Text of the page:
Community and Loneliness

I’m never alone. Every inch of this world-home is inhabited. I have no enemies here, not all are friends but all are companions. Moss, ants, squirrels, humans, a lady bug falling from the sky with an awkward and elegant plunk against my notebook, I’m never alone.

By some standards, my social life is dismal. I appreciate my open minded definition of what makes a ‘person’ because without it, I wouldn’t interact with many people at all. Though my years of severe agoraphobia are gone but accepted as part of my integral self, my residual habits toward seclusion have left me lacking a social circle for many, many years.

My childhood had a particular flavour of loneliness that made my current circumstances palatable. While not intrinsically delicious, what I’ve learnt and the perspectives I’ve taken upon have made all aspects of life decadent. Even depression. Even quiet ache. Even dissociated silence.

Loneliness is feared because its uncontrolled, and I do still feel it (old memories of an old friend now lost, jealousy begging to be understood by me rather than fought against as I think of what others have that I don’t, insecurity and embarrassment, the urge to blame myself, when I forget that I’m not the only who one struggles like this) but loneliness doesn’t indicate that a person is alone.

Taking companionship and community for granted is disturbingly easy. Our species is gregarious, our foundation is of connection, communication, but when we feel we may be lacking— insecure and vulnerable, we focus on what we want rather than what we have. We can be thankful of our blessings and still ask for more, but we can’t ignore what we have to be grateful for.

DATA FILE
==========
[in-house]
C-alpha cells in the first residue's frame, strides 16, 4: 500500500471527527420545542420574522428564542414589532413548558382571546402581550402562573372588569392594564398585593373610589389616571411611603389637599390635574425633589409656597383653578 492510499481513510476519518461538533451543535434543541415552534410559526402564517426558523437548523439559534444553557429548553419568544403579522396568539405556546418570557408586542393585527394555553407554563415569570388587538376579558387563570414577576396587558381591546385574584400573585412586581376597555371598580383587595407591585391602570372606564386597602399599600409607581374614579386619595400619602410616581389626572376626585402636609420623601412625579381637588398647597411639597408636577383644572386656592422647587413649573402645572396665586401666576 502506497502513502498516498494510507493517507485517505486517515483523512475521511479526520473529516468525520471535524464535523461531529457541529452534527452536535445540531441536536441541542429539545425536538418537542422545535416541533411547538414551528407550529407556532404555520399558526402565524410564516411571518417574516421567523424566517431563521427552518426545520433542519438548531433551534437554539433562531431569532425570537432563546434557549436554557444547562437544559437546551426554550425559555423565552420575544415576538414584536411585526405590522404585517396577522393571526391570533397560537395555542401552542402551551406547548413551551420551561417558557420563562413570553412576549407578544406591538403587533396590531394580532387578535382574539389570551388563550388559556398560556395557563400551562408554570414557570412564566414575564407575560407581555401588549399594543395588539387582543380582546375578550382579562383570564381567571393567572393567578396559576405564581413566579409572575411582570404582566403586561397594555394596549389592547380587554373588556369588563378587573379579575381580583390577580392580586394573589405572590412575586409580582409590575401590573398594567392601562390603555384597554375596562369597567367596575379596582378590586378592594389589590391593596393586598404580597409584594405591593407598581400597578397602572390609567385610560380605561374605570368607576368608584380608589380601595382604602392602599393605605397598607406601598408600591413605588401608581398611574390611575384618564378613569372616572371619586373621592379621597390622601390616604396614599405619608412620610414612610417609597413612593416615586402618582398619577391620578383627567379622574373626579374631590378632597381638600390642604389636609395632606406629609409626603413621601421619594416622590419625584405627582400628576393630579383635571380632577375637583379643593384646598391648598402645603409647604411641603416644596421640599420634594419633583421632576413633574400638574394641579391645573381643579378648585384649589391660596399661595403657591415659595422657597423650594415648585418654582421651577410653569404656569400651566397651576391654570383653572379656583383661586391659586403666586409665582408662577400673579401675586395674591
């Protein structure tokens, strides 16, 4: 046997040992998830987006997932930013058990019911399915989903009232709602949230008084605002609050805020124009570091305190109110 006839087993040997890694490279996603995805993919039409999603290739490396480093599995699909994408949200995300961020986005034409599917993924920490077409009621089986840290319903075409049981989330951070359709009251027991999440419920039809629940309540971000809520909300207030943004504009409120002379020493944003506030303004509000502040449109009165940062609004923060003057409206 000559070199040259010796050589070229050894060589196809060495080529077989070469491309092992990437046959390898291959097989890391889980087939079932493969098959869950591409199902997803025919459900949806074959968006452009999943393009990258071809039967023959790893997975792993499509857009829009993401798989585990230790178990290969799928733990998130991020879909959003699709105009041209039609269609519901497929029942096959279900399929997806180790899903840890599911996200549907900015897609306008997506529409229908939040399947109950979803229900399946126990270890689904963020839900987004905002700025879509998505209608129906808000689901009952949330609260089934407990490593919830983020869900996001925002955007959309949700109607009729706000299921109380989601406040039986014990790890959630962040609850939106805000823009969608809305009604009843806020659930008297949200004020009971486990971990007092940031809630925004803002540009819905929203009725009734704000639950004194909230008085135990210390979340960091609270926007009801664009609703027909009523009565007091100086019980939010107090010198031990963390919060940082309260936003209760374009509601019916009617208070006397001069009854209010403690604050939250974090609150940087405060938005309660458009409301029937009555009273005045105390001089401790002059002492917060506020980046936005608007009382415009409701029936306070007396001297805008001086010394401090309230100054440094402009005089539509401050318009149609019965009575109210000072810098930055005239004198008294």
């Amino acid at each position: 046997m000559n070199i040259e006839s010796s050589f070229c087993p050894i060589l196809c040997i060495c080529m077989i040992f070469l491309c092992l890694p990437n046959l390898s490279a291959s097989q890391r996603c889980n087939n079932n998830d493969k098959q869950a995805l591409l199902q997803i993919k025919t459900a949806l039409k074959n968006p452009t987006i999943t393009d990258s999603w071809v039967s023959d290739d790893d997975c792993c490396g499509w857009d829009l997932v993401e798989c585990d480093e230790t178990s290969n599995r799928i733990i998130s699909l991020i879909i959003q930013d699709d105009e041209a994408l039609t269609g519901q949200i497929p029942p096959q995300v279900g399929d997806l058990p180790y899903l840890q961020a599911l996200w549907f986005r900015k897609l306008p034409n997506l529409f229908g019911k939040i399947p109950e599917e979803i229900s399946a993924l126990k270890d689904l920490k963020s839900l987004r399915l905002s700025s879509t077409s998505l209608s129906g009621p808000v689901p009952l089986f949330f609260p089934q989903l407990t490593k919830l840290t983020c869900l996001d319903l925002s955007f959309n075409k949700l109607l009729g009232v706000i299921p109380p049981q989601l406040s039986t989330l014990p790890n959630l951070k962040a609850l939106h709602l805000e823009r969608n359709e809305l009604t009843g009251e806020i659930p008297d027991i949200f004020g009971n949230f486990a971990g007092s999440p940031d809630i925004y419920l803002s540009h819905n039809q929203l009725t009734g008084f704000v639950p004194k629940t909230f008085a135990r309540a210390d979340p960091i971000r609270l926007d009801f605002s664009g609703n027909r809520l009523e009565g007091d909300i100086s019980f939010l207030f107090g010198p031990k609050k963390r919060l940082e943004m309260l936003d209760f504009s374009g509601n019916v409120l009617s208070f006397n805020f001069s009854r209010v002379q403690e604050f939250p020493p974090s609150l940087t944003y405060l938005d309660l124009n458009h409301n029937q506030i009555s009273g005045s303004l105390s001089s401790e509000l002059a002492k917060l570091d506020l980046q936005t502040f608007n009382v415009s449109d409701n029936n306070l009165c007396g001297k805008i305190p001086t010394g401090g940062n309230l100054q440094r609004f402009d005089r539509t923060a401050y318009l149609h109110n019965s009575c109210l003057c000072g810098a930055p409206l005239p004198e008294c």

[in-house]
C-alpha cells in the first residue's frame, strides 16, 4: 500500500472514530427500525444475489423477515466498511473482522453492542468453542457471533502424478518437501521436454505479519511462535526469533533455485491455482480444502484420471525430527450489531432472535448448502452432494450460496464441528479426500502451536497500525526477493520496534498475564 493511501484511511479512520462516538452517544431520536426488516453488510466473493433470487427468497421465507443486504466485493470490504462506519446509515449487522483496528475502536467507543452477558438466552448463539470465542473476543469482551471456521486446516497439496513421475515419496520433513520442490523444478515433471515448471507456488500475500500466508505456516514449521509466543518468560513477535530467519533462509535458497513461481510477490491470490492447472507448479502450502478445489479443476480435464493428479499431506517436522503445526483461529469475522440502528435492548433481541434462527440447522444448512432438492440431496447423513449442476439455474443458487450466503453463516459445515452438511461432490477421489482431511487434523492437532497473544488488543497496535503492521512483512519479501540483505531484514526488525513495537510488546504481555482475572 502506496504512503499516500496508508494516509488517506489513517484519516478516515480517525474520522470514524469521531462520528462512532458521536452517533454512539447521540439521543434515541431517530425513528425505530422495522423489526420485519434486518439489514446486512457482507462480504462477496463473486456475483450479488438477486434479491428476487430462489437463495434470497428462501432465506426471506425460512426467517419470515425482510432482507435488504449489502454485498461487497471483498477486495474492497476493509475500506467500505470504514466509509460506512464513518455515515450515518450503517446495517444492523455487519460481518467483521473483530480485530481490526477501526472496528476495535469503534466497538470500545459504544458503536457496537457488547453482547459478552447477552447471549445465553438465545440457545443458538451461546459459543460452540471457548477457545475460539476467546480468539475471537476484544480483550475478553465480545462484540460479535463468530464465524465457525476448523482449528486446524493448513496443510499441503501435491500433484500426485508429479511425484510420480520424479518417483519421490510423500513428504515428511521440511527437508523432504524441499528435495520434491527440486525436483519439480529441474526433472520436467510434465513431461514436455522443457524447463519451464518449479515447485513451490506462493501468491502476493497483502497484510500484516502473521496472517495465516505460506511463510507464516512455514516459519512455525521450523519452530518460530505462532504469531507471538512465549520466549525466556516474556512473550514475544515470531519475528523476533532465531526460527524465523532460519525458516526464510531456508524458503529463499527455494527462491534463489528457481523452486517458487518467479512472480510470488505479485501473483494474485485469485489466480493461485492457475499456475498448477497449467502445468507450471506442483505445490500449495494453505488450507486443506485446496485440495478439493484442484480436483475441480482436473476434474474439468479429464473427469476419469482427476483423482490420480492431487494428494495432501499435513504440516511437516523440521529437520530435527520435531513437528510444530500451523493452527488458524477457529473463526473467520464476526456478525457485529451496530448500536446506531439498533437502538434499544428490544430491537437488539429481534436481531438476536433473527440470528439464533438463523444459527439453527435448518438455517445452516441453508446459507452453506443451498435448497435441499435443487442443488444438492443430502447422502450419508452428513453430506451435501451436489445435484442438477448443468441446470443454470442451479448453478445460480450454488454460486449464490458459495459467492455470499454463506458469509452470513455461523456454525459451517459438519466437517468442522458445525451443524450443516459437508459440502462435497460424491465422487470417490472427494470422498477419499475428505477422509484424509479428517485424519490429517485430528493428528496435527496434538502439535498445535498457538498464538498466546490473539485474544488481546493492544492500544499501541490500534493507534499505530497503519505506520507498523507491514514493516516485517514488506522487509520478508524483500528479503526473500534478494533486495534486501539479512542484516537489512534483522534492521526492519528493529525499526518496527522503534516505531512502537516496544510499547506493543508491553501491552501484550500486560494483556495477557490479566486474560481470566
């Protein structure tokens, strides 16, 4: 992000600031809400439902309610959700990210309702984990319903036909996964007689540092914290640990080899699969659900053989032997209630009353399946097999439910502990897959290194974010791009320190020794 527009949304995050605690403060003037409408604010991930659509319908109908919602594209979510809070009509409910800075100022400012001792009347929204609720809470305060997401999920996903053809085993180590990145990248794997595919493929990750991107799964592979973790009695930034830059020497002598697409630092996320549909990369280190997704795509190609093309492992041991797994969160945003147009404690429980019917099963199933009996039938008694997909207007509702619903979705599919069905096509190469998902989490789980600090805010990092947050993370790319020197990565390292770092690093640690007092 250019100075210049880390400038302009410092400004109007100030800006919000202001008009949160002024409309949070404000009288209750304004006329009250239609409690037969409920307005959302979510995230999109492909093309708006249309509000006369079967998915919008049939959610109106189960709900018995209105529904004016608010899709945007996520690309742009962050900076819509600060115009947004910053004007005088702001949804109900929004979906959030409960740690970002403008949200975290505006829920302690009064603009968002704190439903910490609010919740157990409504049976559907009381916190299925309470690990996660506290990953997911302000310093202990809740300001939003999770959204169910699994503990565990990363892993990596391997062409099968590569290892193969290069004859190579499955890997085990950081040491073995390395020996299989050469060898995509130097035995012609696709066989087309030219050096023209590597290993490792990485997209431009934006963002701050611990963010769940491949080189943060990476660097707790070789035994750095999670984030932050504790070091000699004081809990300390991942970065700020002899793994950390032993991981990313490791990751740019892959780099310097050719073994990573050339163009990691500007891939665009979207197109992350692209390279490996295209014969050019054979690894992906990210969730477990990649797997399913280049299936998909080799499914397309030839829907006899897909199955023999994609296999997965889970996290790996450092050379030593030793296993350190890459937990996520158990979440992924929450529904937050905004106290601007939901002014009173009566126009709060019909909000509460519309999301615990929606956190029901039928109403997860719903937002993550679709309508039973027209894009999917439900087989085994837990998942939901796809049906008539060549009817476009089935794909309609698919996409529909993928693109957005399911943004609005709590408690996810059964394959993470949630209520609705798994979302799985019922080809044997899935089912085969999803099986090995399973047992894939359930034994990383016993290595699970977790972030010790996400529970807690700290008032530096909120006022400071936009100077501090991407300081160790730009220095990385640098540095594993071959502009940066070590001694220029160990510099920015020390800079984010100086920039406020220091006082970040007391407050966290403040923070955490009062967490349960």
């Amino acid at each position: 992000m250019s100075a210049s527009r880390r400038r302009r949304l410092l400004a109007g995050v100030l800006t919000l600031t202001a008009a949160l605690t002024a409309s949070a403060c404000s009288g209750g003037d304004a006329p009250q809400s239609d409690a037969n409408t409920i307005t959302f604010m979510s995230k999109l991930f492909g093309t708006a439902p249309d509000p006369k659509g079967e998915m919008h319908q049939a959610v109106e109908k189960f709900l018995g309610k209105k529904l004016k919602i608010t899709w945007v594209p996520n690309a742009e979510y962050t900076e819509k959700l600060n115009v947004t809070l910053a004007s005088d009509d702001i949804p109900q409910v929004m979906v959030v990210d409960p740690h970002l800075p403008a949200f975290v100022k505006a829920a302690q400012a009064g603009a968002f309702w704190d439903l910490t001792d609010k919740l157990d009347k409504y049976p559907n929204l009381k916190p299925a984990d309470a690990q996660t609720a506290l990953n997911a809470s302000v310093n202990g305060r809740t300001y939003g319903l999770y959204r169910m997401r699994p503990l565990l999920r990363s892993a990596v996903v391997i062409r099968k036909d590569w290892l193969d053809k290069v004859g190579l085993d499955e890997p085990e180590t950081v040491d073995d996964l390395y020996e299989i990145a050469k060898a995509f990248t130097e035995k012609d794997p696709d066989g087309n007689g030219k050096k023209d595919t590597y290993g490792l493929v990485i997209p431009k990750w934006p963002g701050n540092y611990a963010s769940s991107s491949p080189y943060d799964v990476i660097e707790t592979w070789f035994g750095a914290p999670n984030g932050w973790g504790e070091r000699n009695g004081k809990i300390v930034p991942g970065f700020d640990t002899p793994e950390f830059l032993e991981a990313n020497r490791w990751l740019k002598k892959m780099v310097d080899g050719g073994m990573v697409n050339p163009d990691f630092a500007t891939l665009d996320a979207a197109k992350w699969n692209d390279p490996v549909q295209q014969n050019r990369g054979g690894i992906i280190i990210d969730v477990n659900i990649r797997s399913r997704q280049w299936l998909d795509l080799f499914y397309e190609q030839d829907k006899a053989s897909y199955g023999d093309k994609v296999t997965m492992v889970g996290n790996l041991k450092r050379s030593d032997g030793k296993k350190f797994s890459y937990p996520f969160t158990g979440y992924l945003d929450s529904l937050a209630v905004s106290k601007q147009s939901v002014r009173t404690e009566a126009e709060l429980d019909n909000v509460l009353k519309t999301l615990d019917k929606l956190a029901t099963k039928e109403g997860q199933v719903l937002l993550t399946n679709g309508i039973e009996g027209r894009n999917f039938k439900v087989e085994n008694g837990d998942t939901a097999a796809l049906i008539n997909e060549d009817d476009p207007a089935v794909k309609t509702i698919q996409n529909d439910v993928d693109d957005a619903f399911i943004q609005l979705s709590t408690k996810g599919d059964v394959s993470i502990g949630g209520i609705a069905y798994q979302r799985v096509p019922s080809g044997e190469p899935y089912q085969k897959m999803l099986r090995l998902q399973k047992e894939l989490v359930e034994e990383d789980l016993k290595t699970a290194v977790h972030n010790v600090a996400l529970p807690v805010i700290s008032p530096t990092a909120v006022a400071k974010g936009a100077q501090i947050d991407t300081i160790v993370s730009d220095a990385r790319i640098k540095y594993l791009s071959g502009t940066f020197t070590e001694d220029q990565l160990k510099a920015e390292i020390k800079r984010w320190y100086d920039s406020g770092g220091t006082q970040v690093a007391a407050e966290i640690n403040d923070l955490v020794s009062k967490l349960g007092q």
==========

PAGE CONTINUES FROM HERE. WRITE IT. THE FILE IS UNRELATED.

Whatever we’re given, we won’t know how to use if we haven’t come to terms with what we already have. I want friends and I keep my heart open to the potential, I practice being social whenever I can and I’ve worked diligently to be self aware of how my autism interferes. Still, I cannot be a good friend if I don’t learn to appreciate what it means to connect. This includes what I already have. This includes what I already do.

But reading and researching the lives and opinions of others isn’t near equivalent to the interaction and exchange of ideas. Meditating with a wild chipmunk in my lap and listening to her speak without a voice lessons of motherhood and survival, this isn’t the same as talking. I’m not alone but enriched as my life is, I long for human beings. I’m marrying one, a beautiful, compassionate, easy to speak to human.

I’m a spiritual person and in many ways I communicate with many people— but I miss talking. One of my favourite pastimes is having lengthy, multilayered, multifunctional conversations with my fiancé. Casper is the reason I remember how lucky I am, and the reason I keep trying.

I’m never alone and I can make space for myself amongst the crowds when needed. Through the chatter of wind, rain, birds, crickets, I can sit with myself and have a good conversation with all the people who exist within me.

Our bodies and minds are also communities. I ask my stomach how it’s doing, check in with the flora of my gut. I test the pressure of my brain and go drink a glass of water. My anxiety and I have a heart to heart. I visit my memories. Eventually I ask my soul if I’ve done enough today to feel proud and always the answer is ‘yes’, even if I don’t accept it.

I don’t fear loneliness. The disconnection I feel between myself and others evokes sadness, sometimes grief. I care so much for humanity and I have seen such glory, but I don’t feel apart of it. I sit on the outside or in niche and corners no one looks. Since I was young, I’ve been passionate about social issues and at the forefront of my dreams is the possibility I could do good here locally in decolonizing agriculture and being friend to those in poverty. I believe deeply in community.

I crave it.

Mostly I’m content but I never deny myself the right to cry because even though I’m never alone, it’s ok for me to sometimes feel alone.

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